Non-crossover gene conversions show strong GC bias and unexpected clustering in humans.
Although the past decade has seen tremendous progress in our understanding of fine-scale recombination, little is known about non-crossover (NCO) gene conversion. We report the first genome-wide study of NCO events in humans. Using SNP array data from 98 meioses, we identified 103 sites affected by NCO, of which 50/52 were confirmed in sequence data. Overlap with double strand break (DSB) hotspots indicates that most of the events are likely of meiotic origin. We estimate that a site is involved in a NCO at a rate of 5.9 × 10(-6)/bp/generation, consistent with sperm-typing studies, and infer that tract lengths span at least an order of magnitude. Observed NCO events show strong allelic bias at heterozygous AT/GC SNPs, with 68% (58-78%) transmitting GC alleles (p = 5 × 10(-4)). Strikingly, in 4 of 15 regions with resequencing data, multiple disjoint NCO tracts cluster in close proximity (∼20-30 kb), a phenomenon not previously seen in mammals.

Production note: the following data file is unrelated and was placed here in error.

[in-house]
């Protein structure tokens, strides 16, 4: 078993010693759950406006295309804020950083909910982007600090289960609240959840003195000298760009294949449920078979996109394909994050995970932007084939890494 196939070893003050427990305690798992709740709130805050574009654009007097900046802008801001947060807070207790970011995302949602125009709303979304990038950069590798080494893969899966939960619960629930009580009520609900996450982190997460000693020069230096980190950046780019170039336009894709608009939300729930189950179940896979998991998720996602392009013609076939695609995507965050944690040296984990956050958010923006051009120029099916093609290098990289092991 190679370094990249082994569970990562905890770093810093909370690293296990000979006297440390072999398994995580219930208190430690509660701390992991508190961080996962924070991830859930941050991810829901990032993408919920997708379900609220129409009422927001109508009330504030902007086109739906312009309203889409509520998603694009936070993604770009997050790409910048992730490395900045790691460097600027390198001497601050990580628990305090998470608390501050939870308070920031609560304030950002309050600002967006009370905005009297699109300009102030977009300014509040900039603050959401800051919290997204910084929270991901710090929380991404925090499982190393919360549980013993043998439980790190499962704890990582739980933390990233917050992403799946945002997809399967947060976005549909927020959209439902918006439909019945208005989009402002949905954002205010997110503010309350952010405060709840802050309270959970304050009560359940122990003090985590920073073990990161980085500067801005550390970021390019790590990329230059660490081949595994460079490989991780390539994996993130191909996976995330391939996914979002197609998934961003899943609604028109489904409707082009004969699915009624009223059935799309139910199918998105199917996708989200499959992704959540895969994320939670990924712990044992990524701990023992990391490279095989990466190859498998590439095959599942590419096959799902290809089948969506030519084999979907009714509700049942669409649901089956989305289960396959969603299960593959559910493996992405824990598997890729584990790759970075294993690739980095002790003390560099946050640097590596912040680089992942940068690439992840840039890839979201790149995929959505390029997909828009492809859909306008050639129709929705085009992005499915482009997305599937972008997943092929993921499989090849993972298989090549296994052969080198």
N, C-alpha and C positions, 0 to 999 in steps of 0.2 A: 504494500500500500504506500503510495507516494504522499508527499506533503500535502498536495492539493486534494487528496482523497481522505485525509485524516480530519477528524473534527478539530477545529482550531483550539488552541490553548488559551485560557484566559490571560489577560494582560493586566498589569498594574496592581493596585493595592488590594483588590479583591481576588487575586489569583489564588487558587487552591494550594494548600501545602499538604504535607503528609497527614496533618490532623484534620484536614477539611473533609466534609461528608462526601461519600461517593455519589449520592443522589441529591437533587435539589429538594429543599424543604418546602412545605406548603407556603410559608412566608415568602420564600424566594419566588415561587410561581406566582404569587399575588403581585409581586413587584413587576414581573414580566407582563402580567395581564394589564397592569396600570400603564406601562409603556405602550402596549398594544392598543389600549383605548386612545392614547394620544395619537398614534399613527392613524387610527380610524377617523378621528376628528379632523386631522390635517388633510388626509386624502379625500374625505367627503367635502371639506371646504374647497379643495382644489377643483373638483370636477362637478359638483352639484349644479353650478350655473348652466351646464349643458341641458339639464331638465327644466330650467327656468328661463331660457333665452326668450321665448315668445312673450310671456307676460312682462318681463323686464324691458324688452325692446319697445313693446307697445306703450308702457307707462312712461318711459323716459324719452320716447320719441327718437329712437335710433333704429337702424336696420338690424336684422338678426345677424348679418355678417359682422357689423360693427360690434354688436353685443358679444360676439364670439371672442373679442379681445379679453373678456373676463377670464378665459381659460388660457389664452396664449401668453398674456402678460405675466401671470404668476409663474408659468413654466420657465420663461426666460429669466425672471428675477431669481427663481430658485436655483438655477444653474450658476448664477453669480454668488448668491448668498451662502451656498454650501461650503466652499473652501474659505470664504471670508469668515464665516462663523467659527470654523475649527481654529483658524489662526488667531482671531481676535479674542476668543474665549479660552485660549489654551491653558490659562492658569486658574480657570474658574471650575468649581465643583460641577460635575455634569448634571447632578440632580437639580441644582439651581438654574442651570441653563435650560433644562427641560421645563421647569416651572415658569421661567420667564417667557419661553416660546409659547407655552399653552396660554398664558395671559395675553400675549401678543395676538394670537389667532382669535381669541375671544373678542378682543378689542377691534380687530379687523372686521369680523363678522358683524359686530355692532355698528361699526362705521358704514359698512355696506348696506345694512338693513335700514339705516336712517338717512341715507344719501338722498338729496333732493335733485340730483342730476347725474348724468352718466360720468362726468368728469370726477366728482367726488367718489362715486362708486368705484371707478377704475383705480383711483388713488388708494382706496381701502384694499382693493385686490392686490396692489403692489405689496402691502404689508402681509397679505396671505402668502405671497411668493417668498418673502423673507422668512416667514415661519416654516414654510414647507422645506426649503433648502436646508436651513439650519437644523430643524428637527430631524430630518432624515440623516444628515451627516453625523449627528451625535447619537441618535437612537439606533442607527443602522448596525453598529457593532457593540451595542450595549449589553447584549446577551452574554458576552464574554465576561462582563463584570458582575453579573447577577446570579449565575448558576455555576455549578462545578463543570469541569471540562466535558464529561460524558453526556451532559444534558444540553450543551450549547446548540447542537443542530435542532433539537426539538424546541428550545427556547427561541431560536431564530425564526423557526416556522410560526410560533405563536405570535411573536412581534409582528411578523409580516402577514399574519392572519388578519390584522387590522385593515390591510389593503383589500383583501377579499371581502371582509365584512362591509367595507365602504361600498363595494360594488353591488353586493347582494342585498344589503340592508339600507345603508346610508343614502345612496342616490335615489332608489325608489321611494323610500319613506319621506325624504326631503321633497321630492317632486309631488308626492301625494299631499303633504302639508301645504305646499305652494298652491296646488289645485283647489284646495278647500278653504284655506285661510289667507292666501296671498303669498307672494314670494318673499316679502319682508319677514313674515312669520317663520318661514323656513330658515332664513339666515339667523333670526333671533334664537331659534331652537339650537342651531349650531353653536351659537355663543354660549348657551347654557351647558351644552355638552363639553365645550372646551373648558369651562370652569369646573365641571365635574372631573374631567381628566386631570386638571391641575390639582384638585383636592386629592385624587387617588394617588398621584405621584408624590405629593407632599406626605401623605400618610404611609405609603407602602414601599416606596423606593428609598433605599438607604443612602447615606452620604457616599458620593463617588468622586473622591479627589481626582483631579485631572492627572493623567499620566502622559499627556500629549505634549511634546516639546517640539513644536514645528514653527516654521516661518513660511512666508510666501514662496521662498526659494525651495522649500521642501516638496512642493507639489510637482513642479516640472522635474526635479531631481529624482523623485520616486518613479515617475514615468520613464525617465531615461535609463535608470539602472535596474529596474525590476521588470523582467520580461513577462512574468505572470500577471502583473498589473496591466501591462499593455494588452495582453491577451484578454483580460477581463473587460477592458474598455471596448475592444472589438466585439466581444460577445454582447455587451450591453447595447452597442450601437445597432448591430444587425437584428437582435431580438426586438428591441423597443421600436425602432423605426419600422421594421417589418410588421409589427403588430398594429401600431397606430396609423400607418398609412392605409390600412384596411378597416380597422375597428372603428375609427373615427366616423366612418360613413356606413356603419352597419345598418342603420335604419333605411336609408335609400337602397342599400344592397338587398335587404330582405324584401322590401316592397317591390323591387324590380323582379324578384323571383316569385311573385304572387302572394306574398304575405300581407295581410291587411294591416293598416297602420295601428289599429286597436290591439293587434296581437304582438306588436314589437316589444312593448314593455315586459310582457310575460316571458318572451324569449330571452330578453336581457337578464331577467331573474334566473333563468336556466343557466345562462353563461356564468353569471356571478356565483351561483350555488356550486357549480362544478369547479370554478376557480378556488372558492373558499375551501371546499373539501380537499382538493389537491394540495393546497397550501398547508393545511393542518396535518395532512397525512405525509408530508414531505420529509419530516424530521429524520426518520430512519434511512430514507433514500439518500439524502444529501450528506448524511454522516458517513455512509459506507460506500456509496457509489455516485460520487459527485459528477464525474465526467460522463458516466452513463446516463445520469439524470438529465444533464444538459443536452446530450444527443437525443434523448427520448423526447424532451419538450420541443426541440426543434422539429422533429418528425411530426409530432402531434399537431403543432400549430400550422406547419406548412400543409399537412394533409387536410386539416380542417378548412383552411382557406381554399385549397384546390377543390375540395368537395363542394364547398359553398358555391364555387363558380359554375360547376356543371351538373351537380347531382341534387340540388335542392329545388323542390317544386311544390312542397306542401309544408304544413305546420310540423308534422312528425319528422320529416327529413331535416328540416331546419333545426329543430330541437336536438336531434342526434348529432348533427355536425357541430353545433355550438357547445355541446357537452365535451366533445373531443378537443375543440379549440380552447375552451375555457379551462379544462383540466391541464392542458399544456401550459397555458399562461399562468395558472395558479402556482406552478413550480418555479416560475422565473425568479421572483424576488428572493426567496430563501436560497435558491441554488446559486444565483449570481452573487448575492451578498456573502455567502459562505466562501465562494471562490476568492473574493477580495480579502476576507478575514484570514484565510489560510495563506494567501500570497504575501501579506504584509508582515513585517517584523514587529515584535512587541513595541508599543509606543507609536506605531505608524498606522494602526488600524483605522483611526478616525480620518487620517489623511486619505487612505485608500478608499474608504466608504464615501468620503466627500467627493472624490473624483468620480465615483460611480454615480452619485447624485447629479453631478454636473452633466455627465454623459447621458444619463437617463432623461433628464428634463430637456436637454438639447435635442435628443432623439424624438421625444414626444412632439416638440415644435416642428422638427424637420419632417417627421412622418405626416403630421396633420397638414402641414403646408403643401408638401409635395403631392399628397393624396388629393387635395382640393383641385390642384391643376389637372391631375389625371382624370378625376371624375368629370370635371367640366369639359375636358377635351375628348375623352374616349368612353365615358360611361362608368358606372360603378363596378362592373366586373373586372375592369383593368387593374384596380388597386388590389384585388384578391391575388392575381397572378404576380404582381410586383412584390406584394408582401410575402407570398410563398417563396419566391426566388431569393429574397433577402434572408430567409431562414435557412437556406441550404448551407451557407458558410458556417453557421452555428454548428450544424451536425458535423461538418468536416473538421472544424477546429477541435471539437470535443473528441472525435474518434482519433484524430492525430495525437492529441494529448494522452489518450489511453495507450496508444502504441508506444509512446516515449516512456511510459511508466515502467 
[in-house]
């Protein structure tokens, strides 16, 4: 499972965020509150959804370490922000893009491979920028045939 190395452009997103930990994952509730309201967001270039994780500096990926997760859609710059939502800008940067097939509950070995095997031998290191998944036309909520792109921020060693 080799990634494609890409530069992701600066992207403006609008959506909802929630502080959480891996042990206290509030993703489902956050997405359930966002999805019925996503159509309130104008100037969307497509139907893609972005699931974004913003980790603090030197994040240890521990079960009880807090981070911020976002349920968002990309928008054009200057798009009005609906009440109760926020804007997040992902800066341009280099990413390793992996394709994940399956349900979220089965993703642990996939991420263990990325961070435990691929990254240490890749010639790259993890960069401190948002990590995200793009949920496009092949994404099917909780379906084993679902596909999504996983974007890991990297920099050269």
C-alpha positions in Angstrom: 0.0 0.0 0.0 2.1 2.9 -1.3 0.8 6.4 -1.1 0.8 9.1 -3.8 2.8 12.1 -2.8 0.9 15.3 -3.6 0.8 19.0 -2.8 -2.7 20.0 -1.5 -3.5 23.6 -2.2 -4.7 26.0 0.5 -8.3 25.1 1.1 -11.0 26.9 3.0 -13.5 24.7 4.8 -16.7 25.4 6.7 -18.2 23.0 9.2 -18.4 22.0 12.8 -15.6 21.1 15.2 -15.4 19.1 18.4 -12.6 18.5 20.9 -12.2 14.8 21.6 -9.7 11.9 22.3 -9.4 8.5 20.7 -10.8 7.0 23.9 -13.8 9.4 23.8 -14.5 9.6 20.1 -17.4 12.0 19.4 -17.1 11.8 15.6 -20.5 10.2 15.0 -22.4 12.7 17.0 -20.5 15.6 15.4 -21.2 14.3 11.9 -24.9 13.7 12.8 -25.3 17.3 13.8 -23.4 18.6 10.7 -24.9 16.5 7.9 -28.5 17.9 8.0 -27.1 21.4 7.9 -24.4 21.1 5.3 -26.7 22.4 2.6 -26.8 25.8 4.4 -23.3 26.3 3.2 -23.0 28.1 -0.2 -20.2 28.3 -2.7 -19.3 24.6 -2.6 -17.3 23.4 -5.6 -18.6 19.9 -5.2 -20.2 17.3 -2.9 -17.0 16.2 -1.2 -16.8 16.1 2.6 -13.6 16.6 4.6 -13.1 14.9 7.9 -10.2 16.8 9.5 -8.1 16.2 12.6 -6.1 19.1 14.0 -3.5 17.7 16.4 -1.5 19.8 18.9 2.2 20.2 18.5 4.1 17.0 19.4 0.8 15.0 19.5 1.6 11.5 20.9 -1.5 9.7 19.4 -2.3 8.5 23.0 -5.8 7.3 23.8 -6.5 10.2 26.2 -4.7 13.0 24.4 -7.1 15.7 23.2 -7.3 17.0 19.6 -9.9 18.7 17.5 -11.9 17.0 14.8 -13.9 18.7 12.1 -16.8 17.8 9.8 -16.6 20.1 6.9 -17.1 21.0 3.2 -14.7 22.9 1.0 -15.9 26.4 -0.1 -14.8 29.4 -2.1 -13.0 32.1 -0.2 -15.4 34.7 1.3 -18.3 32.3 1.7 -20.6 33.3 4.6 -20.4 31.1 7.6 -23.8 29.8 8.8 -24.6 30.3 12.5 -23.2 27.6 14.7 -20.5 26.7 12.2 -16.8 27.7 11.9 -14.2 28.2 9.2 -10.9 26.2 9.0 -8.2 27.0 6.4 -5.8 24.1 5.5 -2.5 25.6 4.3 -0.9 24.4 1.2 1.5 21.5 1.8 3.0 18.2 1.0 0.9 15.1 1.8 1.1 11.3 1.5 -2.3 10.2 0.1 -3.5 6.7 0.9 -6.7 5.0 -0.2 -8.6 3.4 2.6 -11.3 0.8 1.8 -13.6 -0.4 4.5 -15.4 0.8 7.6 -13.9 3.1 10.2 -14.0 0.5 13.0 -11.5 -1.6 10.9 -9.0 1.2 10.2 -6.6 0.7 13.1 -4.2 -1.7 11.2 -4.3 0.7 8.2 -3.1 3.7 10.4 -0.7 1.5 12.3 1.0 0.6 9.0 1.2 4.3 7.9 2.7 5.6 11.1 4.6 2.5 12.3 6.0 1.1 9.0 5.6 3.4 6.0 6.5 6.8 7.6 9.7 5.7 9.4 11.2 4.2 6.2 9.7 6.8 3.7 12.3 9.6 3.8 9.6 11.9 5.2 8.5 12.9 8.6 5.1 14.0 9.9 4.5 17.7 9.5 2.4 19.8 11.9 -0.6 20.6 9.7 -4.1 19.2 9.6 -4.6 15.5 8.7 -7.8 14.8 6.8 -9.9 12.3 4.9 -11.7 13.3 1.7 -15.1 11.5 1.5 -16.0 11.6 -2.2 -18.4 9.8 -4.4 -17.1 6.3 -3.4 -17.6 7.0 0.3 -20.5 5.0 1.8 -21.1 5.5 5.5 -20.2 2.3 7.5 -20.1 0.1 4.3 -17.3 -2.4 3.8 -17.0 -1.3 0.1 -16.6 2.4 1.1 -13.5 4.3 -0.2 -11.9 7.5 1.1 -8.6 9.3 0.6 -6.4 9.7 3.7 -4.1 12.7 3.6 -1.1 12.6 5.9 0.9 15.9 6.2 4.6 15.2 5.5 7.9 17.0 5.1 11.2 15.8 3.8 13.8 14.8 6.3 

|Year of Publication||
2015 Mar 25
|PubMed Central ID||
U01 DK085501 / DK / NIDDK NIH HHS / United States
GM83098 / GM / NIGMS NIH HHS / United States
U01 DK085524 / DK / NIDDK NIH HHS / United States
U01 DK085545 / DK / NIDDK NIH HHS / United States
R01 GM100233 / GM / NIGMS NIH HHS / United States
F32 HG005944 / HG / NHGRI NIH HHS / United States
U01 DK085526 / DK / NIDDK NIH HHS / United States
U01 DK085584 / DK / NIDDK NIH HHS / United States
Howard Hughes Medical Institute / United States
R01 GM083098 / GM / NIGMS NIH HHS / United States